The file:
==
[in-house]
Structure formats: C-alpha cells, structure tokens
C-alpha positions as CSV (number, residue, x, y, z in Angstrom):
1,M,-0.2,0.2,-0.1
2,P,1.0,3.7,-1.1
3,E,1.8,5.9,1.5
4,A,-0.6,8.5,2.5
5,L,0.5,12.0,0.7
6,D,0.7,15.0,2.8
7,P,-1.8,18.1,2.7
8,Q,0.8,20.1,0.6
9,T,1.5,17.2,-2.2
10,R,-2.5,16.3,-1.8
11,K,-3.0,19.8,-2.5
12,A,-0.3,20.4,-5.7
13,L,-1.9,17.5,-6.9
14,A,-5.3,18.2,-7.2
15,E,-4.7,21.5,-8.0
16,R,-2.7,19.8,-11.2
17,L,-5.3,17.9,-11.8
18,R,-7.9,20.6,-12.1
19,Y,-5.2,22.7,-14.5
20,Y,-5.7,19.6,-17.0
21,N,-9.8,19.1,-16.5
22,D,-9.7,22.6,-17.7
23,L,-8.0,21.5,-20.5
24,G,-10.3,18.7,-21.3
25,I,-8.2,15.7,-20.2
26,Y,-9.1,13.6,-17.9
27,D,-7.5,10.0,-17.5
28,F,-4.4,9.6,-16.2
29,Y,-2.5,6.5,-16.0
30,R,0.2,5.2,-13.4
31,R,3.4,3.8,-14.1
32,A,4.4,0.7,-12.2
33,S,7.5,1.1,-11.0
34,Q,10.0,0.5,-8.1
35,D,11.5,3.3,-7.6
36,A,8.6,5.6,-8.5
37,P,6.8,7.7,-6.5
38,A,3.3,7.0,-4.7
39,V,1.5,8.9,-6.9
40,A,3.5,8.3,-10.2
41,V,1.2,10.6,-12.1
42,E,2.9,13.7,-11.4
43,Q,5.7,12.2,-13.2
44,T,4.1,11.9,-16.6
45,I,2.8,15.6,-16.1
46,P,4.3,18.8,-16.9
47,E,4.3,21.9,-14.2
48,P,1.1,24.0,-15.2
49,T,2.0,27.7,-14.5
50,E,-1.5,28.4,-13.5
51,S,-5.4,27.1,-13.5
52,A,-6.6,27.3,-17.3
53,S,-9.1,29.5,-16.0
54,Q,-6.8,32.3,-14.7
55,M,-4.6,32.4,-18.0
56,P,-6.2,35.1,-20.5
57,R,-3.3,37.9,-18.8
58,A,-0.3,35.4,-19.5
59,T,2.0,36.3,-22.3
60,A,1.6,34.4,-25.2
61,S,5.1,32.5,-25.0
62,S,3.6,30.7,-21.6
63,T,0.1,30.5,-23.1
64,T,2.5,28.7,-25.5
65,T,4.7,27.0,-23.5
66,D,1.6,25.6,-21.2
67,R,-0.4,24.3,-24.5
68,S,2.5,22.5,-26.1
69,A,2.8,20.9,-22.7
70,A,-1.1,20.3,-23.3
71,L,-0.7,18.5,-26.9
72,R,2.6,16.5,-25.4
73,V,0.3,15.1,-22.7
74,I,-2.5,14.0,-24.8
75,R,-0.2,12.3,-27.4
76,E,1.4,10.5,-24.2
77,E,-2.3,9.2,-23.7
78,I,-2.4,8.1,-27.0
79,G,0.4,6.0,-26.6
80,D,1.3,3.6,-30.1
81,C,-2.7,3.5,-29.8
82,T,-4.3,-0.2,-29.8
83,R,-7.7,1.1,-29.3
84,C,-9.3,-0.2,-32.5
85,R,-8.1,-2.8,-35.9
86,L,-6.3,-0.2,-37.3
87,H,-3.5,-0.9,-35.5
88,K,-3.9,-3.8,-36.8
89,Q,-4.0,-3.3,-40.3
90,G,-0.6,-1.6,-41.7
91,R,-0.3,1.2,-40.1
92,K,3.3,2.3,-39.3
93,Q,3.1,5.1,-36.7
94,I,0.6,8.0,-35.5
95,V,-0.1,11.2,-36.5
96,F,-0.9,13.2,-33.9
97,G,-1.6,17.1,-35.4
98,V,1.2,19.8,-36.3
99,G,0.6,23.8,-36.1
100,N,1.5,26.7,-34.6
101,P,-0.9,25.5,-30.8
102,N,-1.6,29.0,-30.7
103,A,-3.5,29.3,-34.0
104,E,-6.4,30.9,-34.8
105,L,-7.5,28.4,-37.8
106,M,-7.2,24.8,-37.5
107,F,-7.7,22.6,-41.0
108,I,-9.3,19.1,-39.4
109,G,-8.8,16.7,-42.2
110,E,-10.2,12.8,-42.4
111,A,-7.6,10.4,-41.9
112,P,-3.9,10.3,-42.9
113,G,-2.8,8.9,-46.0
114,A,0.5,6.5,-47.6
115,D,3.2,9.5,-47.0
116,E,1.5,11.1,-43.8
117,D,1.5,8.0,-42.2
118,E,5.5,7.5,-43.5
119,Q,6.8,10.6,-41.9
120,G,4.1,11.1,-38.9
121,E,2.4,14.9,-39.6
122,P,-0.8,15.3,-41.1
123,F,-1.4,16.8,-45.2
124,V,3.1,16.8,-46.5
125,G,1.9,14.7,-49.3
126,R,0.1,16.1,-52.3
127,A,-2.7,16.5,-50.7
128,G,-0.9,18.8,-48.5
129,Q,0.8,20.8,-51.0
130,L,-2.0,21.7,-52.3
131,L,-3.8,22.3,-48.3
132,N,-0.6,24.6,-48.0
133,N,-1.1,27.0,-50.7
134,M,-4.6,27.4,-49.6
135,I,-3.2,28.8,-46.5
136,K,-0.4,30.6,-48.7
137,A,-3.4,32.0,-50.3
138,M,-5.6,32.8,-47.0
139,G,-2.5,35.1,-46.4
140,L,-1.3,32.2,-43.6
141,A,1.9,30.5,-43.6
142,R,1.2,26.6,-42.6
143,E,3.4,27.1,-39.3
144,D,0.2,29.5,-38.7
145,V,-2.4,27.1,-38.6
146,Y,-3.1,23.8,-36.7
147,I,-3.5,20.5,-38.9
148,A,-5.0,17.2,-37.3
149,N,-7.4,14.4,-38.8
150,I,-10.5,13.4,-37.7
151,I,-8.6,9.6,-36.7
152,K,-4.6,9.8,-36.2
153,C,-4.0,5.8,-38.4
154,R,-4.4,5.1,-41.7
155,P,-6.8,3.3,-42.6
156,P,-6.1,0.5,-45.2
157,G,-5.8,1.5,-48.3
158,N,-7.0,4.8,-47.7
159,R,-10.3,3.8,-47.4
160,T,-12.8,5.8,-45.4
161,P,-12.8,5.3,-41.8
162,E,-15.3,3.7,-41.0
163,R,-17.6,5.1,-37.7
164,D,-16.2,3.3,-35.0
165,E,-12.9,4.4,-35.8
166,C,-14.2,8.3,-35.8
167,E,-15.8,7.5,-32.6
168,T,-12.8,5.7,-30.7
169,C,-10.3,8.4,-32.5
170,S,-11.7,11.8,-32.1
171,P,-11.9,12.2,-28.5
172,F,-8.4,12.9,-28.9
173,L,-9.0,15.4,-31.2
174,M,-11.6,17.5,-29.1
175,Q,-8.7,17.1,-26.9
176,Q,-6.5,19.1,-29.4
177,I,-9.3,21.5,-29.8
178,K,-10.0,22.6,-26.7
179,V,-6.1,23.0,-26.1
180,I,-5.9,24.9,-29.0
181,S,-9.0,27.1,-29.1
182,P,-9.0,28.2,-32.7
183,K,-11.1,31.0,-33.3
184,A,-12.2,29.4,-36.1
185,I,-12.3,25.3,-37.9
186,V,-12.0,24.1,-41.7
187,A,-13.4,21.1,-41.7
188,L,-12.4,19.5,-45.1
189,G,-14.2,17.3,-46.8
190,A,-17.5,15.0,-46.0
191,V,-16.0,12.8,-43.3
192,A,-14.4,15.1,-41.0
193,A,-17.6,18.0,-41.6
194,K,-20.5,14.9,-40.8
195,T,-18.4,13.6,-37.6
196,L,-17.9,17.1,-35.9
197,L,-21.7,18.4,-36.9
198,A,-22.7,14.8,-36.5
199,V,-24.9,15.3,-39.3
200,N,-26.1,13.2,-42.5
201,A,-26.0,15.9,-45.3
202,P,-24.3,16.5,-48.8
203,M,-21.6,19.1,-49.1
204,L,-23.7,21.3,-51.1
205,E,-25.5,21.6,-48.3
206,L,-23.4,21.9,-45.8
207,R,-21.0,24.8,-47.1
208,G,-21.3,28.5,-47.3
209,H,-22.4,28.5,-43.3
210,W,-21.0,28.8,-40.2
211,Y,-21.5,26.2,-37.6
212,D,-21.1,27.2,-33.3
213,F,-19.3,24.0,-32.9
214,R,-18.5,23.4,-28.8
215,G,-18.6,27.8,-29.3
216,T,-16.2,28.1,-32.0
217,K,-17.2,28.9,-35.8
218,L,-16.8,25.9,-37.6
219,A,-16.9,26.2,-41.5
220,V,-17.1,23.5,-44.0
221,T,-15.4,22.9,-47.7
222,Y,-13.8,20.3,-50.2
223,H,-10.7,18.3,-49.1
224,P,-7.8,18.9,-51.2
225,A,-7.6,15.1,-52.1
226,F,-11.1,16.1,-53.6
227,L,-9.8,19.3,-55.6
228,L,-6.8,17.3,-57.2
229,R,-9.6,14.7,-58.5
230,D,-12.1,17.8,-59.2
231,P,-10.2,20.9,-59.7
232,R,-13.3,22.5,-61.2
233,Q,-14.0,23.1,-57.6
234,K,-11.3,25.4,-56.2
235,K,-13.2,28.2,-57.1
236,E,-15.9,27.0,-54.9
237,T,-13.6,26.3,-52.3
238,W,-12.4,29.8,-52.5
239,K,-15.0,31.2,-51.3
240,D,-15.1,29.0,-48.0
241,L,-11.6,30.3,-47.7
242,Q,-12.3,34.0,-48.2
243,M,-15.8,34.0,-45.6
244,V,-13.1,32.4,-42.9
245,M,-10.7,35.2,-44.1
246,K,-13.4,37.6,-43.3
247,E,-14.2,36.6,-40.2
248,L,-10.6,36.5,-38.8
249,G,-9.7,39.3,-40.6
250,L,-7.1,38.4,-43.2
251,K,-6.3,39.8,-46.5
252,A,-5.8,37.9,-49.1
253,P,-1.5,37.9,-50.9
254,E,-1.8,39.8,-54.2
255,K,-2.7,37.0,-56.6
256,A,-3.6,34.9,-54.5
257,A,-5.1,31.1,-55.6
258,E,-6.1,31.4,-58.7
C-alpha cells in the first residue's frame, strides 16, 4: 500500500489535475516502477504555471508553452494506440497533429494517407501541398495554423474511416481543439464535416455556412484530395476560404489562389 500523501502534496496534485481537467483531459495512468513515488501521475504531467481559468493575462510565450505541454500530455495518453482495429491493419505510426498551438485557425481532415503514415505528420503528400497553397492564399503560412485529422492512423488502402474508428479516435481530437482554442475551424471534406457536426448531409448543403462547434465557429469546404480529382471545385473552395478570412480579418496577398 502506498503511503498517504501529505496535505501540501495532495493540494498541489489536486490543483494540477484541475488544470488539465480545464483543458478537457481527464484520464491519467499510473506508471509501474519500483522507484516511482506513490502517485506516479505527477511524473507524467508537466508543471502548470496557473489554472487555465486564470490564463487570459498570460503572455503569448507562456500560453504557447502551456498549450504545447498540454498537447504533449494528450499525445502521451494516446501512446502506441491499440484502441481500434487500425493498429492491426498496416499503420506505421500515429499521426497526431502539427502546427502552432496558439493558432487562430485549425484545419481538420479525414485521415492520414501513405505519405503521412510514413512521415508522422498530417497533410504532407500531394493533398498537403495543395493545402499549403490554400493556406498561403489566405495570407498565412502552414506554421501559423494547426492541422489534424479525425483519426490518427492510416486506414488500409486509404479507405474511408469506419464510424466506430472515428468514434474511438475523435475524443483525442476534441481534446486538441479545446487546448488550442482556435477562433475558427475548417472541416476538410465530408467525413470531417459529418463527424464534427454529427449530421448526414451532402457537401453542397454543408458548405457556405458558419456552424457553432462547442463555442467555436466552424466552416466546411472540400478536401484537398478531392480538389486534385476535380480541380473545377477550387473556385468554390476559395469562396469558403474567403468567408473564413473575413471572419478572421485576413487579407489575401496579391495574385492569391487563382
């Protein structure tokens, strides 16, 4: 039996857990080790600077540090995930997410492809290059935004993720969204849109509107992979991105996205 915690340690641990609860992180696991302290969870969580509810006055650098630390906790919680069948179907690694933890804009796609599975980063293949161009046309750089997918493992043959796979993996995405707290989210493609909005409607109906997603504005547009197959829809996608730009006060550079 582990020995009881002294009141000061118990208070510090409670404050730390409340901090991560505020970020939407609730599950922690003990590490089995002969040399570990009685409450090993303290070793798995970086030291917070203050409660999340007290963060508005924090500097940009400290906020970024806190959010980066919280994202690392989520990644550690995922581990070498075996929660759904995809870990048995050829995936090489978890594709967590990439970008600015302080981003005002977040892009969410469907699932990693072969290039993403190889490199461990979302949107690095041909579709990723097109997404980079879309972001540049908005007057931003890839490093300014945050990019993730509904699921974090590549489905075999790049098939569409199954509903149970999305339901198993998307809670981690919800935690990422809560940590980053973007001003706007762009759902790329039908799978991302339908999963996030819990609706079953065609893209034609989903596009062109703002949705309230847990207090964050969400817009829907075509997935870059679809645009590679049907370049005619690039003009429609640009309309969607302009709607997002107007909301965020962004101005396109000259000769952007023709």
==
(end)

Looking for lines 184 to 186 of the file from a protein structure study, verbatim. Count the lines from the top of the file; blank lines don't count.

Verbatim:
181,S,-9.0,27.1,-29.1
182,P,-9.0,28.2,-32.7
183,K,-11.1,31.0,-33.3